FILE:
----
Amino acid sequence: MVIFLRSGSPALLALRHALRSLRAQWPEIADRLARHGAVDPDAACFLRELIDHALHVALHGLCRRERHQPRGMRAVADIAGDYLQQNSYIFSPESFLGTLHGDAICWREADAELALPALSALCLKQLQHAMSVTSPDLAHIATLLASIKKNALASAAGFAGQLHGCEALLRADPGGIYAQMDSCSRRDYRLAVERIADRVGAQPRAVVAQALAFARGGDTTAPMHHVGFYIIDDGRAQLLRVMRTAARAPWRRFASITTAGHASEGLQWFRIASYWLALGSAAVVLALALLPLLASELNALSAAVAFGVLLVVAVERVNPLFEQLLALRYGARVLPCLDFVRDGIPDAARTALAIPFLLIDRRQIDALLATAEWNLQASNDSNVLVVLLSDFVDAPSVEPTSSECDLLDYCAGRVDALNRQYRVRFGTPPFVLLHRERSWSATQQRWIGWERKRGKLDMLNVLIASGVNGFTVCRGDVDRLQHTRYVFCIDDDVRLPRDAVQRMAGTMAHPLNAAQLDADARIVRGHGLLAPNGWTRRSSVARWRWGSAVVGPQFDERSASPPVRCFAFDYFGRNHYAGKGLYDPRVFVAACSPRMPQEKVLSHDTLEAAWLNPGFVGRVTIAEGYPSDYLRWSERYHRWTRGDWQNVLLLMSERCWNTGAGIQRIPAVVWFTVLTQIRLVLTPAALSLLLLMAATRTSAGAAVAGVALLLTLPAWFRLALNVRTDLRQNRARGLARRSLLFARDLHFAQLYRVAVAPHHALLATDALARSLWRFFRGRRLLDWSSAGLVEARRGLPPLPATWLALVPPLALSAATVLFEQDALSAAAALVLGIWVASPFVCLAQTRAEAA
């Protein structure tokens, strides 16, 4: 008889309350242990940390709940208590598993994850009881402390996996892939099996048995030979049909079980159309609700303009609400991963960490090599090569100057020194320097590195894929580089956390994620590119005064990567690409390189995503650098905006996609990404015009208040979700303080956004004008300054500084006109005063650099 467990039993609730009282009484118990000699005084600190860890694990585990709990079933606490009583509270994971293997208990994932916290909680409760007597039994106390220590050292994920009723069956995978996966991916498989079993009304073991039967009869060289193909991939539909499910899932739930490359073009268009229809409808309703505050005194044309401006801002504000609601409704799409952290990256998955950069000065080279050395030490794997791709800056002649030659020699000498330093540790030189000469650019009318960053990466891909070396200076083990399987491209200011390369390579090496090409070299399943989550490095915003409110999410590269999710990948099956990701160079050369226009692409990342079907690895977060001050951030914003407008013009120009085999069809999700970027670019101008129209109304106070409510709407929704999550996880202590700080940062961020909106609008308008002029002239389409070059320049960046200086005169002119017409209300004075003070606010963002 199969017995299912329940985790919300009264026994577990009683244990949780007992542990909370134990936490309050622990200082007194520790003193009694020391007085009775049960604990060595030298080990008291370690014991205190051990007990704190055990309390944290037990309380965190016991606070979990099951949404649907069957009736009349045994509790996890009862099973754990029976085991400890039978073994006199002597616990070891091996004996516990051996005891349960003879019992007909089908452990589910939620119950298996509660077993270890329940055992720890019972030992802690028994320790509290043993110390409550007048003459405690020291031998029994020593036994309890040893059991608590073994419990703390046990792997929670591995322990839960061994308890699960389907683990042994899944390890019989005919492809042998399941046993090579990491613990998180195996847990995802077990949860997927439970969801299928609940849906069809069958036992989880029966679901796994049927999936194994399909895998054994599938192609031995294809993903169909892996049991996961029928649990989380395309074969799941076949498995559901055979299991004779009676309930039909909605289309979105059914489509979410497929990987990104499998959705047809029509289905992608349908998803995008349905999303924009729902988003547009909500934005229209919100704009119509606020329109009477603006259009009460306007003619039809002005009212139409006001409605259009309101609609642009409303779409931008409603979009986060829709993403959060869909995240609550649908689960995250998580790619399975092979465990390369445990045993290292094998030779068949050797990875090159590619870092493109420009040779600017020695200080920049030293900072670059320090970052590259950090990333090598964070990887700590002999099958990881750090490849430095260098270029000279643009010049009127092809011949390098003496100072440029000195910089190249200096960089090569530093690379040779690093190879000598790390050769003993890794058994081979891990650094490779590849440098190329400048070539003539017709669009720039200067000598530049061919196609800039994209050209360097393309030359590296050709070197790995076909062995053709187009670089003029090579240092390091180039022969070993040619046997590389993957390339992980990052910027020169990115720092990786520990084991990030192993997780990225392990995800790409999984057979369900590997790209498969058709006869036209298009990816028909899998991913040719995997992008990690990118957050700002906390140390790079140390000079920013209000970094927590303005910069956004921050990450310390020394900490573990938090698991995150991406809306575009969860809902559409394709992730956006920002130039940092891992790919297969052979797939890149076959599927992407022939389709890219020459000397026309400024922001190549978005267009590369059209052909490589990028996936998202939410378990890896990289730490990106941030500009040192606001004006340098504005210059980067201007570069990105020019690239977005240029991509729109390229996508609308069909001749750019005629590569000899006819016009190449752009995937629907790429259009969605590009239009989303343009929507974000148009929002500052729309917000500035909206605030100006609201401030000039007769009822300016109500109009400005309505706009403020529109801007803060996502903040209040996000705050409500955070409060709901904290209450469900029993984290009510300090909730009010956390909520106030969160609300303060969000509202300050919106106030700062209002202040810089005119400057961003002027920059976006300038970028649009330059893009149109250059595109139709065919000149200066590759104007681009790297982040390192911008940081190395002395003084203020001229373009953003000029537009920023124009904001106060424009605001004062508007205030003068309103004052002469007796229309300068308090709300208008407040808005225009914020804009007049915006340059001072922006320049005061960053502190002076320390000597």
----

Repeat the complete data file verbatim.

Amino acid sequence: MVIFLRSGSPALLALRHALRSLRAQWPEIADRLARHGAVDPDAACFLRELIDHALHVALHGLCRRERHQPRGMRAVADIAGDYLQQNSYIFSPESFLGTLHGDAICWREADAELALPALSALCLKQLQHAMSVTSPDLAHIATLLASIKKNALASAAGFAGQLHGCEALLRADPGGIYAQMDSCSRRDYRLAVERIADRVGAQPRAVVAQALAFARGGDTTAPMHHVGFYIIDDGRAQLLRVMRTAARAPWRRFASITTAGHASEGLQWFRIASYWLALGSAAVVLALALLPLLASELNALSAAVAFGVLLVVAVERVNPLFEQLLALRYGARVLPCLDFVRDGIPDAARTALAIPFLLIDRRQIDALLATAEWNLQASNDSNVLVVLLSDFVDAPSVEPTSSECDLLDYCAGRVDALNRQYRVRFGTPPFVLLHRERSWSATQQRWIGWERKRGKLDMLNVLIASGVNGFTVCRGDVDRLQHTRYVFCIDDDVRLPRDAVQRMAGTMAHPLNAAQLDADARIVRGHGLLAPNGWTRRSSVARWRWGSAVVGPQFDERSASPPVRCFAFDYFGRNHYAGKGLYDPRVFVAACSPRMPQEKVLSHDTLEAAWLNPGFVGRVTIAEGYPSDYLRWSERYHRWTRGDWQNVLLLMSERCWNTGAGIQRIPAVVWFTVLTQIRLVLTPAALSLLLLMAATRTSAGAAVAGVALLLTLPAWFRLALNVRTDLRQNRARGLARRSLLFARDLHFAQLYRVAVAPHHALLATDALARSLWRFFRGRRLLDWSSAGLVEARRGLPPLPATWLALVPPLALSAATVLFEQDALSAAAALVLGIWVASPFVCLAQTRAEAA
């Protein structure tokens, strides 16, 4: 008889309350242990940390709940208590598993994850009881402390996996892939099996048995030979049909079980159309609700303009609400991963960490090599090569100057020194320097590195894929580089956390994620590119005064990567690409390189995503650098905006996609990404015009208040979700303080956004004008300054500084006109005063650099 467990039993609730009282009484118990000699005084600190860890694990585990709990079933606490009583509270994971293997208990994932916290909680409760007597039994106390220590050292994920009723069956995978996966991916498989079993009304073991039967009869060289193909991939539909499910899932739930490359073009268009229809409808309703505050005194044309401006801002504000609601409704799409952290990256998955950069000065080279050395030490794997791709800056002649030659020699000498330093540790030189000469650019009318960053990466891909070396200076083990399987491209200011390369390579090496090409070299399943989550490095915003409110999410590269999710990948099956990701160079050369226009692409990342079907690895977060001050951030914003407008013009120009085999069809999700970027670019101008129209109304106070409510709407929704999550996880202590700080940062961020909106609008308008002029002239389409070059320049960046200086005169002119017409209300004075003070606010963002 199969017995299912329940985790919300009264026994577990009683244990949780007992542990909370134990936490309050622990200082007194520790003193009694020391007085009775049960604990060595030298080990008291370690014991205190051990007990704190055990309390944290037990309380965190016991606070979990099951949404649907069957009736009349045994509790996890009862099973754990029976085991400890039978073994006199002597616990070891091996004996516990051996005891349960003879019992007909089908452990589910939620119950298996509660077993270890329940055992720890019972030992802690028994320790509290043993110390409550007048003459405690020291031998029994020593036994309890040893059991608590073994419990703390046990792997929670591995322990839960061994308890699960389907683990042994899944390890019989005919492809042998399941046993090579990491613990998180195996847990995802077990949860997927439970969801299928609940849906069809069958036992989880029966679901796994049927999936194994399909895998054994599938192609031995294809993903169909892996049991996961029928649990989380395309074969799941076949498995559901055979299991004779009676309930039909909605289309979105059914489509979410497929990987990104499998959705047809029509289905992608349908998803995008349905999303924009729902988003547009909500934005229209919100704009119509606020329109009477603006259009009460306007003619039809002005009212139409006001409605259009309101609609642009409303779409931008409603979009986060829709993403959060869909995240609550649908689960995250998580790619399975092979465990390369445990045993290292094998030779068949050797990875090159590619870092493109420009040779600017020695200080920049030293900072670059320090970052590259950090990333090598964070990887700590002999099958990881750090490849430095260098270029000279643009010049009127092809011949390098003496100072440029000195910089190249200096960089090569530093690379040779690093190879000598790390050769003993890794058994081979891990650094490779590849440098190329400048070539003539017709669009720039200067000598530049061919196609800039994209050209360097393309030359590296050709070197790995076909062995053709187009670089003029090579240092390091180039022969070993040619046997590389993957390339992980990052910027020169990115720092990786520990084991990030192993997780990225392990995800790409999984057979369900590997790209498969058709006869036209298009990816028909899998991913040719995997992008990690990118957050700002906390140390790079140390000079920013209000970094927590303005910069956004921050990450310390020394900490573990938090698991995150991406809306575009969860809902559409394709992730956006920002130039940092891992790919297969052979797939890149076959599927992407022939389709890219020459000397026309400024922001190549978005267009590369059209052909490589990028996936998202939410378990890896990289730490990106941030500009040192606001004006340098504005210059980067201007570069990105020019690239977005240029991509729109390229996508609308069909001749750019005629590569000899006819016009190449752009995937629907790429259009969605590009239009989303343009929507974000148009929002500052729309917000500035909206605030100006609201401030000039007769009822300016109500109009400005309505706009403020529109801007803060996502903040209040996000705050409500955070409060709901904290209450469900029993984290009510300090909730009010956390909520106030969160609300303060969000509202300050919106106030700062209002202040810089005119400057961003002027920059976006300038970028649009330059893009149109250059595109139709065919000149200066590759104007681009790297982040390192911008940081190395002395003084203020001229373009953003000029537009920023124009904001106060424009605001004062508007205030003068309103004052002469007796229309300068308090709300208008407040808005225009914020804009007049915006340059001072922006320049005061960053502190002076320390000597």